How I not only survived, but even enjoyed my $79 nonstop flight from Boston to the French Caribbean

How I not only survived, but even enjoyed my $79 nonstop flight from Boston to the French Caribbean

Several months ago, low-cost carrier Norwegian Air Shuttle announce nonstop service during the winter from Boston, Baltimore, and New York to the French Caribbean islands of Guadeloupe and Martinique.

I was already familiar with Norwegian from the $400 nonstop roundtrip flight I booked with them from Oakland to Stockholm, but didn’t really understand why a Scandinavian airline was starting service between the East Coast and the French Caribbean. I also wasn’t about to complain.

I had been constantly checking their calendar for a good fare on dates that worked for me, and when I saw this weekend, I jumped on it and booked it, for $209 round trip, though I got most of that reimbursed thanks to the benefits on my Citi Prestige card (which I’ll get into later).

Unlike my previous experience on Norwegian, the check-in area was practically empty (unfortunately, they do not allow online boarding passes):

After getting past security, I went straight to the gate, only to discover we were delayed 20 minutes. Luckily, thanks to my Priority Pass card (from my Citi Prestige card), I and my friend had access to the Air France lounge immediately downstairs, where we had an unspectacular yet filling (and more importantly, free) lunch:


The plane looked like any other 737, other than the bright red draped over each seat. Leg room was sufficient, but due to the plane being fairly empty, I got to have my own version of “first class”, an entire row to myself:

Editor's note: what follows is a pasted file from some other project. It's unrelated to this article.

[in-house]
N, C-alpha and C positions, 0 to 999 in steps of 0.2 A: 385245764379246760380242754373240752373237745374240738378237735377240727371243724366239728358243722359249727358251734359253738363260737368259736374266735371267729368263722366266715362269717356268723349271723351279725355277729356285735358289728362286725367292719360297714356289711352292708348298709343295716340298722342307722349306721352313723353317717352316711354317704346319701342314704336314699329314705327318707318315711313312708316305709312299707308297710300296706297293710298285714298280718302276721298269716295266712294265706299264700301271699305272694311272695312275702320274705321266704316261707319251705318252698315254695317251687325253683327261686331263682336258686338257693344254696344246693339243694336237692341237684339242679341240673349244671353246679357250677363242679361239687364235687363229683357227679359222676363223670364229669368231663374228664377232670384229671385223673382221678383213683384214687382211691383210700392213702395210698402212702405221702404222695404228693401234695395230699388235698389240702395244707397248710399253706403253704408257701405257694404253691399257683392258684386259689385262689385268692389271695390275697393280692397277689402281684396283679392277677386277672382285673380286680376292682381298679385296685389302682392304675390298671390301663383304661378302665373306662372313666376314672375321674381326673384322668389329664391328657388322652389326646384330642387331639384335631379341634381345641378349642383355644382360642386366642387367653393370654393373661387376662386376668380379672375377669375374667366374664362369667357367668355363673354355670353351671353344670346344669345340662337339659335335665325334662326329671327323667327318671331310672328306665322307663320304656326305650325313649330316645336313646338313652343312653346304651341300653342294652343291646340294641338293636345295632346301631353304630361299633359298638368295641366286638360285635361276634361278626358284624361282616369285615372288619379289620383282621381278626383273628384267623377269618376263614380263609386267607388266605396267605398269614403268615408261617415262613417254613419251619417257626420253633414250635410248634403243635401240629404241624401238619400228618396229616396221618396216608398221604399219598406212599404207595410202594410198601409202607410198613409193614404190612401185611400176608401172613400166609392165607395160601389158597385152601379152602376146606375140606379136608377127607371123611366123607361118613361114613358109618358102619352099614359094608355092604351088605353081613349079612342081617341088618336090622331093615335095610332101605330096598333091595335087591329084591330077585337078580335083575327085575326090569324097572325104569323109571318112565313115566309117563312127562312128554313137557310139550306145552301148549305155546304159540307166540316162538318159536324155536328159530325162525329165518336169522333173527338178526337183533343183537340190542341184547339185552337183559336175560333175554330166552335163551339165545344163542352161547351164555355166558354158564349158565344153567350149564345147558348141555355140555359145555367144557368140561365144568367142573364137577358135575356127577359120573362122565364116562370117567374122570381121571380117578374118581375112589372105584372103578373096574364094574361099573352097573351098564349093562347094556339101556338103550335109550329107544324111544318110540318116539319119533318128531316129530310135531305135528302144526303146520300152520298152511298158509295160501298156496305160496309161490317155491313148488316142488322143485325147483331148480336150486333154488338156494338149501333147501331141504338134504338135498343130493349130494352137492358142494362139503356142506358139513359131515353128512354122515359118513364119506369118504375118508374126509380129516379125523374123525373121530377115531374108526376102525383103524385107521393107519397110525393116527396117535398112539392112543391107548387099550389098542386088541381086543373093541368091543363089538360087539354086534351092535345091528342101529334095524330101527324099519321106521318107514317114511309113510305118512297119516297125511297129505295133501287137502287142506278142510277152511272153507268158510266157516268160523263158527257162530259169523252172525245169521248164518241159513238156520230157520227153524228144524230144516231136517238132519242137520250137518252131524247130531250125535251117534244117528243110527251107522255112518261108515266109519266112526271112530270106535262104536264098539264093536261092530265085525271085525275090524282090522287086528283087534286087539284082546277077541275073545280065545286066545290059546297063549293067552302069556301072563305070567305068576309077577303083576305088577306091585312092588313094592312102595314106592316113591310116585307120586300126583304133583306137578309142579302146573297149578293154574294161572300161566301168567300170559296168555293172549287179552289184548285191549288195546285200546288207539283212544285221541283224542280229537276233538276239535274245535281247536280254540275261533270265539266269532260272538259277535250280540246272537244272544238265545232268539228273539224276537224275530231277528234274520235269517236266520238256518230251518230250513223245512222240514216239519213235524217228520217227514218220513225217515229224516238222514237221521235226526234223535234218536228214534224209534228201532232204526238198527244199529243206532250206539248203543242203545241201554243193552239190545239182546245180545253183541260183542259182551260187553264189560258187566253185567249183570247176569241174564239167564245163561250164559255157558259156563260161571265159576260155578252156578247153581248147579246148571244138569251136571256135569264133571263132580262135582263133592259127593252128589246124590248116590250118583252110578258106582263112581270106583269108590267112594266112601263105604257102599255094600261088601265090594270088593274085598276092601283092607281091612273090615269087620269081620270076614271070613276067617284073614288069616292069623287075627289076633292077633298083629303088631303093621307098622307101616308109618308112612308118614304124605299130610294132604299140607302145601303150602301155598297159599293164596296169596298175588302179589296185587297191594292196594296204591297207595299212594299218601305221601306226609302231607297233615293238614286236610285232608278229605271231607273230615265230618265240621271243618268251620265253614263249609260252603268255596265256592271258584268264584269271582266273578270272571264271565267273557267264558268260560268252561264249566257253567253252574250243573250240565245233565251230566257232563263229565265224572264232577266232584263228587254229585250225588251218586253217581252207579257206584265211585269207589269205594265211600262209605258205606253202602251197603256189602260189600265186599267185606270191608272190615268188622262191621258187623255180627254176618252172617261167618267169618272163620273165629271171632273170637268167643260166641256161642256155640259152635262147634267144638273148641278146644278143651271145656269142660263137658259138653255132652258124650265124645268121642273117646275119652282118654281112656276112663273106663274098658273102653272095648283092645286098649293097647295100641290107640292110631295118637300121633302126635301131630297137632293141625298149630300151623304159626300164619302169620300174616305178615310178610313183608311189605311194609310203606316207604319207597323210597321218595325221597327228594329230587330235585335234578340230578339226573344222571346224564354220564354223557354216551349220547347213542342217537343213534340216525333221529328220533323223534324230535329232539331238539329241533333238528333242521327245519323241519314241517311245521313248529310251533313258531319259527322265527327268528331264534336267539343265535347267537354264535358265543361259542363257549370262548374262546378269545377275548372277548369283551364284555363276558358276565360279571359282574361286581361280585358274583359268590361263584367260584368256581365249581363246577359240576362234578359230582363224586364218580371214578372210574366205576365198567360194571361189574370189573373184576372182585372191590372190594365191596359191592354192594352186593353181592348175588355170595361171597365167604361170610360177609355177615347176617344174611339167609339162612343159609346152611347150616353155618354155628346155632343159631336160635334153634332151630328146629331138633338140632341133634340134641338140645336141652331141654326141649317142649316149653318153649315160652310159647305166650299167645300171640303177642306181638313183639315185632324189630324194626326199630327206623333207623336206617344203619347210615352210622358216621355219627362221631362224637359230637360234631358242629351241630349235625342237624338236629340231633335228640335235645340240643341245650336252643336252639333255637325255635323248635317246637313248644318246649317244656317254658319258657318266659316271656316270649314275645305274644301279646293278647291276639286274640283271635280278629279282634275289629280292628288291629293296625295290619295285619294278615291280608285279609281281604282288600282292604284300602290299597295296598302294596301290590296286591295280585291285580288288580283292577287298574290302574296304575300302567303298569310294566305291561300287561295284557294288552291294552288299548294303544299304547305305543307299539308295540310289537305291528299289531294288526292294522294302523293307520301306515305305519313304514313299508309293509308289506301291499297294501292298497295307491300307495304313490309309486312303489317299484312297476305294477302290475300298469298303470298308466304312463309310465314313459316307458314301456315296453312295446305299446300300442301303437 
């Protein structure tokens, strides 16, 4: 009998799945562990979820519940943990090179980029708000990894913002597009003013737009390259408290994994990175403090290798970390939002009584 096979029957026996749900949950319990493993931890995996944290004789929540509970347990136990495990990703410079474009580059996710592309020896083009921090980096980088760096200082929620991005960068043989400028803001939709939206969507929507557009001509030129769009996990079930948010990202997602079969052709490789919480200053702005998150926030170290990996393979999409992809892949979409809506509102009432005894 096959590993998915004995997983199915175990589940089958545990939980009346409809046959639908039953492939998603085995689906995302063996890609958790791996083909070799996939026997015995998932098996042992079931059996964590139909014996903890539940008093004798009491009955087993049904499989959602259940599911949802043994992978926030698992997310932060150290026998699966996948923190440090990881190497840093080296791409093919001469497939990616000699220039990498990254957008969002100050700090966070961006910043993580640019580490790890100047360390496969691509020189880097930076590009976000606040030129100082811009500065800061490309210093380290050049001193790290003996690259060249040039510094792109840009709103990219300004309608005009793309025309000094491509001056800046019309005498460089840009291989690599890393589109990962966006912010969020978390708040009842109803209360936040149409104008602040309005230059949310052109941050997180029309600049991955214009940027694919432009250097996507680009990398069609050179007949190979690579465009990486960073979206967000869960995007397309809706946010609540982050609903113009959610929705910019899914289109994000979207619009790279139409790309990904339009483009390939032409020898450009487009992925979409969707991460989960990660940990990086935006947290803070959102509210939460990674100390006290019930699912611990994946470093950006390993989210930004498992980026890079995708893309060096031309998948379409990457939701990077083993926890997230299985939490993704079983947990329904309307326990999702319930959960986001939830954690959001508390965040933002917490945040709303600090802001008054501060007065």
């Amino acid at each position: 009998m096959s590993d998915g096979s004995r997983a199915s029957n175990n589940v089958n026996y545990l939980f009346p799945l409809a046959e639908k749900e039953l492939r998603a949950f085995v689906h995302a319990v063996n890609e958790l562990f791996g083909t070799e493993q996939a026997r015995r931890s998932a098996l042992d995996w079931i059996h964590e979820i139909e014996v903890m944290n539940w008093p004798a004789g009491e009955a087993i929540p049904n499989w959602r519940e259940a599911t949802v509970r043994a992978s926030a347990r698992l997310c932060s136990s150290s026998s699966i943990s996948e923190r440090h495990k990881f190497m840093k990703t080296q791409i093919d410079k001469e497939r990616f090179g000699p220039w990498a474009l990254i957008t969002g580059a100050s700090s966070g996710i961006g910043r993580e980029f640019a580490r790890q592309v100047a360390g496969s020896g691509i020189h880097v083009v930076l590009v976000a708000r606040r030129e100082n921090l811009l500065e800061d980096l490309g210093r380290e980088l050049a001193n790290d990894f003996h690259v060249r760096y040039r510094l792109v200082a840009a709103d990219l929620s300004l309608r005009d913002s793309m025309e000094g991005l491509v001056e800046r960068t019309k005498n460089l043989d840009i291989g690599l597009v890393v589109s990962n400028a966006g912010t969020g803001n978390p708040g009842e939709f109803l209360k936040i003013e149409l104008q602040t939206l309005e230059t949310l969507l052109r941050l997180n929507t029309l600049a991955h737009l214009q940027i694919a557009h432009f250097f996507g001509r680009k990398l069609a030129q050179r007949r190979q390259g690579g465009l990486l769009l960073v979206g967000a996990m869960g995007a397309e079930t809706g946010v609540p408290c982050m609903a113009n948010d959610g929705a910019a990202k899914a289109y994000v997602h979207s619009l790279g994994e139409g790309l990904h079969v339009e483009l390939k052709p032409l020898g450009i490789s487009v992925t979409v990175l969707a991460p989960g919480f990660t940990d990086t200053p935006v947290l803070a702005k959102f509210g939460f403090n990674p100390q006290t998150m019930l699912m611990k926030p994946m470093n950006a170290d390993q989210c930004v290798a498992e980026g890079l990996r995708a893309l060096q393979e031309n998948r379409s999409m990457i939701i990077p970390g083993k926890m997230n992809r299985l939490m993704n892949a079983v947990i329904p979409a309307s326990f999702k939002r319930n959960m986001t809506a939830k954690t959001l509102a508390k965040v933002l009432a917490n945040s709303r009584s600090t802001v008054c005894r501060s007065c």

As Norwegian is a budget carrier, they partially follow the Spirit Airlines model of charging for everything imaginable: food, drinks, checked bags, seat assignment, etc. Of course, on a 4-hour flight, no food or drink is manageable, but you might want to make alternate arrangements for a longer flight on Norwegian. They did come around offering food and drinks several times, with soda starting at $2.50. I didn’t ask about the cost of food.

Importantly, the one service that I did not have to pay for was the Wi-Fi, which, although not super fast, was free and more than enough for a short flight.

The “barf bags” did have a rather amusing message:


As we began our descent with the sun setting, they dimmed the cabin for some more ambient lighting.


Four hours after takeoff, we were in Guadeloupe, and for less than the cost of a night out on the town.

Given how many people I’ve talked to who haven’t heard about these flights, as well as the lack of advertising, it doesn’t seem like they are doing a very good job marketing these flights, as the flight was only a little more than half full.

I hope that enough people can start taking these flights, as I’d hate for see for them to drop this service. And there are still plenty of low fares available, if you can leave in late March, you can fly for $49:



I’ll be writing more detailed posts later on Norwegian Air Shuttle as well as my trip to Guadeloupe, but if you have any questions in the meantime, feel free to email me or ask a question in the comments below.






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